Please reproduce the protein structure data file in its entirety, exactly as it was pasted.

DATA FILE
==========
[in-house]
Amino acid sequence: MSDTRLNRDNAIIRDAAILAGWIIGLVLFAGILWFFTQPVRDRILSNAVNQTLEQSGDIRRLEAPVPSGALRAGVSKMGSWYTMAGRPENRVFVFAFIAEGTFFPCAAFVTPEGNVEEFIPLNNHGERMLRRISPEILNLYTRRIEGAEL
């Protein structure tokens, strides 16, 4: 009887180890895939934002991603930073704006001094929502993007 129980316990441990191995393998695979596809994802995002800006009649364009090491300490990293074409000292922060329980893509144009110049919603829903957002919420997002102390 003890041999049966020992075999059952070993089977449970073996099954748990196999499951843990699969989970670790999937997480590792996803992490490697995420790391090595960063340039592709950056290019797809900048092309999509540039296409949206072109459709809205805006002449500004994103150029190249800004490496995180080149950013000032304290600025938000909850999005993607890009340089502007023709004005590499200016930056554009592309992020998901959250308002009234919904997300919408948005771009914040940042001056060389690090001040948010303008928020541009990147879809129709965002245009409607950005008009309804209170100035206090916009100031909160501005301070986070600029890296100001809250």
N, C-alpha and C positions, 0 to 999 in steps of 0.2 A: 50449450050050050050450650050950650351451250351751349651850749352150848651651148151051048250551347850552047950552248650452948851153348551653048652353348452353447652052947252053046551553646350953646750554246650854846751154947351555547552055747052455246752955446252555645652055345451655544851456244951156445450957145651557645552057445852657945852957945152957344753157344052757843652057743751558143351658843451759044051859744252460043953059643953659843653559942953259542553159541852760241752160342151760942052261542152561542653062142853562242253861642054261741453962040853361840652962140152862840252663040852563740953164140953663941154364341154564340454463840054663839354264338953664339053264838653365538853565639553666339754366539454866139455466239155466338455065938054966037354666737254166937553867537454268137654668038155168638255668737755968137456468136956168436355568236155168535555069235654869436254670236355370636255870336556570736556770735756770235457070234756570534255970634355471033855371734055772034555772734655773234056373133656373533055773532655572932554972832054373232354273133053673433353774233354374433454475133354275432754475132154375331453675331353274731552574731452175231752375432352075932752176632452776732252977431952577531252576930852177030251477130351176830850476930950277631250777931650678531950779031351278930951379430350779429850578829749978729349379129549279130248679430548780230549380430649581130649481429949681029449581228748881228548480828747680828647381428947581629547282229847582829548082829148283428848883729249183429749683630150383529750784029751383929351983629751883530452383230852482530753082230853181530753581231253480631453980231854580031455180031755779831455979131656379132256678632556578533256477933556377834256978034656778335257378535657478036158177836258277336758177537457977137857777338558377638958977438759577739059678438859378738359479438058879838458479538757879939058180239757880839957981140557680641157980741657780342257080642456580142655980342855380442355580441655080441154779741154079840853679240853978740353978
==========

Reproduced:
[in-house]
Amino acid sequence: MSDTRLNRDNAIIRDAAILAGWIIGLVLFAGILWFFTQPVRDRILSNAVNQTLEQSGDIRRLEAPVPSGALRAGVSKMGSWYTMAGRPENRVFVFAFIAEGTFFPCAAFVTPEGNVEEFIPLNNHGERMLRRISPEILNLYTRRIEGAEL
């Protein structure tokens, strides 16, 4: 009887180890895939934002991603930073704006001094929502993007 129980316990441990191995393998695979596809994802995002800006009649364009090491300490990293074409000292922060329980893509144009110049919603829903957002919420997002102390 003890041999049966020992075999059952070993089977449970073996099954748990196999499951843990699969989970670790999937997480590792996803992490490697995420790391090595960063340039592709950056290019797809900048092309999509540039296409949206072109459709809205805006002449500004994103150029190249800004490496995180080149950013000032304290600025938000909850999005993607890009340089502007023709004005590499200016930056554009592309992020998901959250308002009234919904997300919408948005771009914040940042001056060389690090001040948010303008928020541009990147879809129709965002245009409607950005008009309804209170100035206090916009100031909160501005301070986070600029890296100001809250």
N, C-alpha and C positions, 0 to 999 in steps of 0.2 A: 50449450050050050050450650050950650351451250351751349651850749352150848651651148151051048250551347850552047950552248650452948851153348551653048652353348452353447652052947252053046551553646350953646750554246650854846751154947351555547552055747052455246752955446252555645652055345451655544851456244951156445450957145651557645552057445852657945852957945152957344753157344052757843652057743751558143351658843451759044051859744252460043953059643953659843653559942953259542553159541852760241752160342151760942052261542152561542653062142853562242253861642054261741453962040853361840652962140152862840252663040852563740953164140953663941154364341154564340454463840054663839354264338953664339053264838653365538853565639553666339754366539454866139455466239155466338455065938054966037354666737254166937553867537454268137654668038155168638255668737755968137456468136956168436355568236155168535555069235654869436254670236355370636255870336556570736556770735756770235457070234756570534255970634355471033855371734055772034555772734655773234056373133656373533055773532655572932554972832054373232354273133053673433353774233354374433454475133354275432754475132154375331453675331353274731552574731452175231752375432352075932752176632452776732252977431952577531252576930852177030251477130351176830850476930950277631250777931650678531950779031351278930951379430350779429850578829749978729349379129549279130248679430548780230549380430649581130649481429949681029449581228748881228548480828747680828647381428947581629547282229847582829548082829148283428848883729249183429749683630150383529750784029751383929351983629751883530452383230852482530753082230853181530753581231253480631453980231854580031455180031755779831455979131656379132256678632556578533256477933556377834256978034656778335257378535657478036158177836258277336758177537457977137857777338558377638958977438759577739059678438859378738359479438058879838458479538757879939058180239757880839957981140557680641157980741657780342257080642456580142655980342855380442355580441655080441154779741154079840853679240853978740353978